A 2015 study entitled Energy Consumption in Buildings and Female Thermal Demand revealed that the formula for thermostat setting in most modern residential and office buildings is founded on an empirical thermal comfort model, developed in the 1960s, and based on the anatomy of a 40-year-old man weighing at 154 pounds.
The research goes on to say that this timeworn formula of thermostat setting has been overestimating the metabolic rate of women by up to 35%.
This finding about the settings of the thermostat was put to the test by another set of researchers. Economics specialists, Tom Chang and Dr. Agne Kajackaite teamed up in an experiment to measure the productivity of men and women when put in varying temperature levels.
Five hundred participants were asked to take a series of math, verbal, and logic problems in a room with temperatures between 61 and 90 degrees Fahrenheit.
Results revealed that when temperatures in the room were lower, men performed much better than women. But when the temperature started to rise, the women outdid the men on the verbal tests. Women’s math scores also soared by 1.76% when the heat increased by 1.8 degrees.
When the temperature is below 70 degrees, women solved 8.31 tasks correctly without the help of a calculator. But when the temperature was turned up above 80 degrees, females solved an amazing 10.56 tasks without errors.
The New York Times which published the results of this research aptly concluded that cold rooms may hurt women’s productivity. By extension, men perform poorly if they are in a work environment that is too hot for their comfort.
The complexity of setting the thermostat to a fixed level is heightened if you factor in age and body size differences.
Awake! mentioned that as we grow older, our metabolism, the key to keeping warm, slows down. “At 70 years of age, a person is burning 30 percent fewer calories than he did at 35. So, because of producing less heat inside their bodies, older people need a warmer room.”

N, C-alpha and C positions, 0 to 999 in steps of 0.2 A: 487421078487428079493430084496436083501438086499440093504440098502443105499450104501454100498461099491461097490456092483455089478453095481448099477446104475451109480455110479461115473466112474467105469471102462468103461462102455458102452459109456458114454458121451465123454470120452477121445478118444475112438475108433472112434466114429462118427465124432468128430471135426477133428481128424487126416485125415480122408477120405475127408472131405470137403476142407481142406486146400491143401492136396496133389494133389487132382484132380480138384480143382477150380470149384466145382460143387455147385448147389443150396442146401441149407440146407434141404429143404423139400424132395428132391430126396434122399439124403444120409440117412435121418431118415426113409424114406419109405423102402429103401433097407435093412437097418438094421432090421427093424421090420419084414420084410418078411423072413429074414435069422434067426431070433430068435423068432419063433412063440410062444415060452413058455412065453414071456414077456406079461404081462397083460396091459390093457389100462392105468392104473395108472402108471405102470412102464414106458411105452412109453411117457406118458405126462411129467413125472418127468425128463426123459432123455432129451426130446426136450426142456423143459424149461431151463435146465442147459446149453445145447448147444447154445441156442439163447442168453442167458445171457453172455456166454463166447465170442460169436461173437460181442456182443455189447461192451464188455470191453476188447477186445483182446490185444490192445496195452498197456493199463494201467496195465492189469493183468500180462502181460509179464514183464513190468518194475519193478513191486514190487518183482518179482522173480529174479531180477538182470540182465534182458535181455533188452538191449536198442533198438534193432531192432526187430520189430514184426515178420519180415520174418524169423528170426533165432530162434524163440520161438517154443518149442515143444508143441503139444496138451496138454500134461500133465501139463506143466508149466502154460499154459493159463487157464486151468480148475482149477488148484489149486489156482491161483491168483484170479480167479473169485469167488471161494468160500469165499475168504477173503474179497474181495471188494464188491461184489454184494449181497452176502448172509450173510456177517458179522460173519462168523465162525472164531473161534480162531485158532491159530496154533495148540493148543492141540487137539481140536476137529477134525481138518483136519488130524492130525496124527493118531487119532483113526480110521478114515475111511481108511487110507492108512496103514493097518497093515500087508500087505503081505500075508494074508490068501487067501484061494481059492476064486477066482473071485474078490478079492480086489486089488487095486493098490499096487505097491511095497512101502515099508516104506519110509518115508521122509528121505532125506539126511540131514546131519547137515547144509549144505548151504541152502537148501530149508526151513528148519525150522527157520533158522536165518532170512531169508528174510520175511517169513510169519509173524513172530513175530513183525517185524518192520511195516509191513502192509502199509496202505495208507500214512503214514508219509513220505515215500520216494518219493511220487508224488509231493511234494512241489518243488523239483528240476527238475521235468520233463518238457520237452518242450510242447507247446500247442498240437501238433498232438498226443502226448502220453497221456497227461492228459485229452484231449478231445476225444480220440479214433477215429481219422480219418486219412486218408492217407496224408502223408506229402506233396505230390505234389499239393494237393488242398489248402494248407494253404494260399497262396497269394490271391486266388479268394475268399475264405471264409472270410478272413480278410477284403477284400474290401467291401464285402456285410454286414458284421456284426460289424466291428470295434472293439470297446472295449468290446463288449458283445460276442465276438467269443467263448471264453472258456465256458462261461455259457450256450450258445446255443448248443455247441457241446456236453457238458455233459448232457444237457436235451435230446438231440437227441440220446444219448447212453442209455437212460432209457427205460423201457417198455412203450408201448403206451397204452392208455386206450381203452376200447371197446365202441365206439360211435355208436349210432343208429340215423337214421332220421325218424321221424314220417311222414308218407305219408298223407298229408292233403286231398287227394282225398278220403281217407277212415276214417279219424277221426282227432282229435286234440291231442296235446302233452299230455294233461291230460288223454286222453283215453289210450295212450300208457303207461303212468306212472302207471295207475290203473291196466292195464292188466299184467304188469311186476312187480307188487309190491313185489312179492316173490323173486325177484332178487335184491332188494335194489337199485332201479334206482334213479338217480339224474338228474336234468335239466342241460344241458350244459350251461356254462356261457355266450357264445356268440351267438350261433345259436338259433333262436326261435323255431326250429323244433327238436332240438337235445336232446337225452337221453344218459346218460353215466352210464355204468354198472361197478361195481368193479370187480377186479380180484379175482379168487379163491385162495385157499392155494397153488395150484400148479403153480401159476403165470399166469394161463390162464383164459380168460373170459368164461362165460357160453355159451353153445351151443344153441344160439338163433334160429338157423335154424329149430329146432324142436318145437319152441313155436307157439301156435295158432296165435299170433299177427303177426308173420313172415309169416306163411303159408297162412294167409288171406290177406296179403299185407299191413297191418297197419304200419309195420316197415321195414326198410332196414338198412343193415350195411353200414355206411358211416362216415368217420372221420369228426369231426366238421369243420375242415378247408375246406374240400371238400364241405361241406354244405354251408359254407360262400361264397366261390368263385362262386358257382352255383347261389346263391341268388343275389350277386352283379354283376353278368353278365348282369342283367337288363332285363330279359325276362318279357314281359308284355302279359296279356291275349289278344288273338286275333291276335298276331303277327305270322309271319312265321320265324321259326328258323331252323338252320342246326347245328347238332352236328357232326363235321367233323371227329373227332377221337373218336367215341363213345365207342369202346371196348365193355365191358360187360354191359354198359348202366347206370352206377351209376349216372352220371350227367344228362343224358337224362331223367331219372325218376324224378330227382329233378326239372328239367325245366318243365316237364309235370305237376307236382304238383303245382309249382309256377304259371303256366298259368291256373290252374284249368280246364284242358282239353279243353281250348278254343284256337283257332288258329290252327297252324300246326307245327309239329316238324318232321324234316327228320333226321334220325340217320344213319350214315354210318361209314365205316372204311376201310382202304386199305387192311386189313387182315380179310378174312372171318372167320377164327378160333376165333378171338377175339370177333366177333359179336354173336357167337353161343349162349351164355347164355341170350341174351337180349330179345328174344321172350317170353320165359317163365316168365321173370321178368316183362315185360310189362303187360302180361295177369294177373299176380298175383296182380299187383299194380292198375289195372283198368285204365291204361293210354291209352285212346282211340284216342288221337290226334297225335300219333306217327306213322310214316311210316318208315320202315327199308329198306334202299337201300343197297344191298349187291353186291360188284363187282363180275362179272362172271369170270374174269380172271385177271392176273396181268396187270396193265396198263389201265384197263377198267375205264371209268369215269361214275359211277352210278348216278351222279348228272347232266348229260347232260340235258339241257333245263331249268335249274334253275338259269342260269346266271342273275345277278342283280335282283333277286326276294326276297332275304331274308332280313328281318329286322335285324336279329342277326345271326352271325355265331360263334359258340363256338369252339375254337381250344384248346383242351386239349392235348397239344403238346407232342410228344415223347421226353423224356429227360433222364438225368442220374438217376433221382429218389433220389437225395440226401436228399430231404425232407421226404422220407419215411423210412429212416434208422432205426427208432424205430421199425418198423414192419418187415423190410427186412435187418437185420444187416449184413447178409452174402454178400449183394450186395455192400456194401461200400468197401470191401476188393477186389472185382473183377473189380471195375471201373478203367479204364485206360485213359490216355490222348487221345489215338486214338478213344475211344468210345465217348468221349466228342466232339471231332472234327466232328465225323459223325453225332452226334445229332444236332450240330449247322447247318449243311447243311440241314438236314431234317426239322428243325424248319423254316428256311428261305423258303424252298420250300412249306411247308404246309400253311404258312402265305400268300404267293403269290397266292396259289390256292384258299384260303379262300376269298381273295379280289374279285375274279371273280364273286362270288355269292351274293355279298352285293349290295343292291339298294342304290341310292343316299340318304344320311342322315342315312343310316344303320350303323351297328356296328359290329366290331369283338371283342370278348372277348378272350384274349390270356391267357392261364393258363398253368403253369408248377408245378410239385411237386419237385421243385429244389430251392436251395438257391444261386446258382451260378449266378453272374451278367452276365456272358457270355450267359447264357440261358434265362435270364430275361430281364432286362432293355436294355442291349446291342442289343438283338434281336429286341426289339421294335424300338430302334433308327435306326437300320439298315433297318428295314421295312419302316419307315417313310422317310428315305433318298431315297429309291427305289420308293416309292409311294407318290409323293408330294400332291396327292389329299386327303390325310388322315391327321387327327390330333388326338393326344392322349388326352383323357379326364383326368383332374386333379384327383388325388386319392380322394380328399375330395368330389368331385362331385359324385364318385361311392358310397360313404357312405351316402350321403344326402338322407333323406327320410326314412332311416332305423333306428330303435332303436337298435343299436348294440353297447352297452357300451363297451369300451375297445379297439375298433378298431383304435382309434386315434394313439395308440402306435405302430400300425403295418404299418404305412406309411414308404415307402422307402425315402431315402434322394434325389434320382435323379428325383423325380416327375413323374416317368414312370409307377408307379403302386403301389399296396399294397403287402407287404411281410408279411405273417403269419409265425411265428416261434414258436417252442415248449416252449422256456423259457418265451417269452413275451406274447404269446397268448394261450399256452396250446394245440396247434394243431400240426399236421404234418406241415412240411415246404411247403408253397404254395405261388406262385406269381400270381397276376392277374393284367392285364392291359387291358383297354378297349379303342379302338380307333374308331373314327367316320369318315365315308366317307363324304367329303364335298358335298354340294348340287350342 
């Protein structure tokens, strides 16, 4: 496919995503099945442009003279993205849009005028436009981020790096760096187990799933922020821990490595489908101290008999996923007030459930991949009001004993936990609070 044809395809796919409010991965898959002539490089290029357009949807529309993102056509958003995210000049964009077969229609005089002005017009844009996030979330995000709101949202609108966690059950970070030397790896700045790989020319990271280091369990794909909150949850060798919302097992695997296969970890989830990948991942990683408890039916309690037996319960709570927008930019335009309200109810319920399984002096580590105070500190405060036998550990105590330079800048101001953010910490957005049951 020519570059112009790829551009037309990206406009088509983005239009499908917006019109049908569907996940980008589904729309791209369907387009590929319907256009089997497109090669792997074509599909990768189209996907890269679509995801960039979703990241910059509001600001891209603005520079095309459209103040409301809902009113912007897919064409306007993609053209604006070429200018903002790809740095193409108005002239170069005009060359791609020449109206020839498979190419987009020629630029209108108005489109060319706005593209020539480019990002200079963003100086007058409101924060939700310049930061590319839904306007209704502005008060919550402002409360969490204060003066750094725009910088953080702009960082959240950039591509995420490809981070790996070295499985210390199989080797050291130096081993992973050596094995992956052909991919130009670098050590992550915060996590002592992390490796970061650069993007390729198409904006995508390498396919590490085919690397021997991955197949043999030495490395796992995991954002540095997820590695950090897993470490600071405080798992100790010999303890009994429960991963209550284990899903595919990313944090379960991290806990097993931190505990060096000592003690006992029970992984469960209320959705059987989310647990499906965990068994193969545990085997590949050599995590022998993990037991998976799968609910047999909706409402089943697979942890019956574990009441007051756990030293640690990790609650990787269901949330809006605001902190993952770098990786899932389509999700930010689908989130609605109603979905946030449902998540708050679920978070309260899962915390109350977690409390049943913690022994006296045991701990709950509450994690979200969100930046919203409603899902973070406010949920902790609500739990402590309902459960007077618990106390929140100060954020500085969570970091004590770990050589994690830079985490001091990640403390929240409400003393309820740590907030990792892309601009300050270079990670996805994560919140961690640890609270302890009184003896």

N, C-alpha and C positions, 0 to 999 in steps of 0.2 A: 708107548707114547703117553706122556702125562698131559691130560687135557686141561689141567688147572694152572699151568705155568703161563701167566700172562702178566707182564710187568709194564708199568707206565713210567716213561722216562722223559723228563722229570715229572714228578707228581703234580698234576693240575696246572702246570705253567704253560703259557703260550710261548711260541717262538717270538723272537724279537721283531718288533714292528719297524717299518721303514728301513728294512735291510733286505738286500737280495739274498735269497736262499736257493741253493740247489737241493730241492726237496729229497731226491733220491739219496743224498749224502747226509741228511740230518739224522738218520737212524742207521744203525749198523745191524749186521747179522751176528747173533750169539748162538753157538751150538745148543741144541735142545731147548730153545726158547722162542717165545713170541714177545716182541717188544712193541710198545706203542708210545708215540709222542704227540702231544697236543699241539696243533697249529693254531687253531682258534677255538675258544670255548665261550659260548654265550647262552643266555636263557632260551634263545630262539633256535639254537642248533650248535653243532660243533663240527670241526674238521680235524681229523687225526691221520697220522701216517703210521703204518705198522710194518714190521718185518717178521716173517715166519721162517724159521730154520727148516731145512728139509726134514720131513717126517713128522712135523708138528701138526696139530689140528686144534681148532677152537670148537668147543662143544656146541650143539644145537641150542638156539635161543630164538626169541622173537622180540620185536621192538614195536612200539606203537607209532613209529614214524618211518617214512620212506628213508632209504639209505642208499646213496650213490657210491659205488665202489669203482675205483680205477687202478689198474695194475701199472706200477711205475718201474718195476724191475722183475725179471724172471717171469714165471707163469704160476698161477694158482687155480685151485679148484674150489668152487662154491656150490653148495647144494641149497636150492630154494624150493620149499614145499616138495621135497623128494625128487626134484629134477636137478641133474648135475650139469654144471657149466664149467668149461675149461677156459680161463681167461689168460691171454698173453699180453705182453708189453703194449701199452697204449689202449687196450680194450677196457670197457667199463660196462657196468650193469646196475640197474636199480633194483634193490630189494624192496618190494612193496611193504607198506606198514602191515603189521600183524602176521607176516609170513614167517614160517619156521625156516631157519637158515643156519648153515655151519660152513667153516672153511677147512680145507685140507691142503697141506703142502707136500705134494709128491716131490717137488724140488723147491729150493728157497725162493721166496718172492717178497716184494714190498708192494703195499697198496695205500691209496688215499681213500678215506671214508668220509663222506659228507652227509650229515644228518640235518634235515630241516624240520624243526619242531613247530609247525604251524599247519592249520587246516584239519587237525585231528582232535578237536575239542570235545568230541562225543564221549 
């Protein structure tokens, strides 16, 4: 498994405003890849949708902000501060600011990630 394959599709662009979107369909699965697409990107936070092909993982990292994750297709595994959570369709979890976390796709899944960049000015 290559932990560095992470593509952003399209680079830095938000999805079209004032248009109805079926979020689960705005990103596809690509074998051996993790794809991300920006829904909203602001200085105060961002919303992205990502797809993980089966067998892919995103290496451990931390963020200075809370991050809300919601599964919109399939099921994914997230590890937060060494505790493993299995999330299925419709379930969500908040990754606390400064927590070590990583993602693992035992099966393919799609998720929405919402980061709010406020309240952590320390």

The Philadelphia Inquirer interviewed geriatricians and other medical doctors who treat older adults about why elderly people prefer higher temperatures.
An expert suggested that older people react differently to heat because their hypothalamus is not working as well as it used to. The hypothalamus is the section of our brain that regulates our body temperature. Besides the signal from the brain getting weak, the skin of older people becomes thinner over time and may not react as quickly to initiate sweating.
This explains why thinner people tend to get cold more easily, while those who are heavier are more comfortable with lower temperatures. “Compared with a slender individual, a person who is overweight generates more heat in relation to the area of skin by which he dissipates it,” Awake! concludes.
If your family living at home is a combination of all these different preferences of room temperature, DON’T PANIC. A small, yet efficient device could help you settle these differences inside the house.
Thermostat: Your Comfort Compass in Winter
The book Engineering Principles for Electrical Technicians describes a thermostat as “an instrument allowing the temperature to be maintained within given limits by the use of a device which cuts off the supply of heat when the required temperature is exceeded and automatically restores the supply when the temperature falls below that required.”
There are four easy-to-remember words to describe the thermostat: “KEEPS HEAT (thermo) THE SAME (statos).”
If the device senses that the room is too cold during the winter, it will trigger the heating system to increase the temperature. If the thermostat detects that the room is too hot, it will signal the AC system to release colder air through the pipes to lower the temperature or for the furnace to stop running until there’s a need for heating again. It’s that simple.
There are three types of thermostats: manual, programmable, and smart. Choosing the best kind for your family’s needs can help you maintain comfort (and peace) in your home.
What Kind of Thermostat is Best For You
Don’t let the size of the thermostat fool you. Even though it is relatively small and basic compared to the other components of your precious HVAC system that are more complex and intimidating such as the heat exchanger, burner, ductwork, and ventilation pipes, the thermostat is very vital to the heating process.
So it is critical to pick the most suitable type of thermostat for your home’s heating needs.
Because of their low purchase price and installation cost, the manual thermostat is a popular choice for many homeowners. Manual or analog thermostats are also simple to operate which appeals to those who are not technologically savvy.
However, the limitations of the analog thermostat may cost you more than you realize. To set the desired temperature, you have to change the dials to initiate a temperature change manually.
It is the most energy efficient to turn it on when you get home and turn it off when you leave. If you forget your heating or air conditioning system ends up running when no one is at home which is a common cause of high electric bills and fuel costs.
The accuracy of the manual thermostat’s reading of room temperature is also suspect. If your thermostat is not sensing the heat of the room correctly, then you are sacrificing comfort while simultaneously paying more than you have to.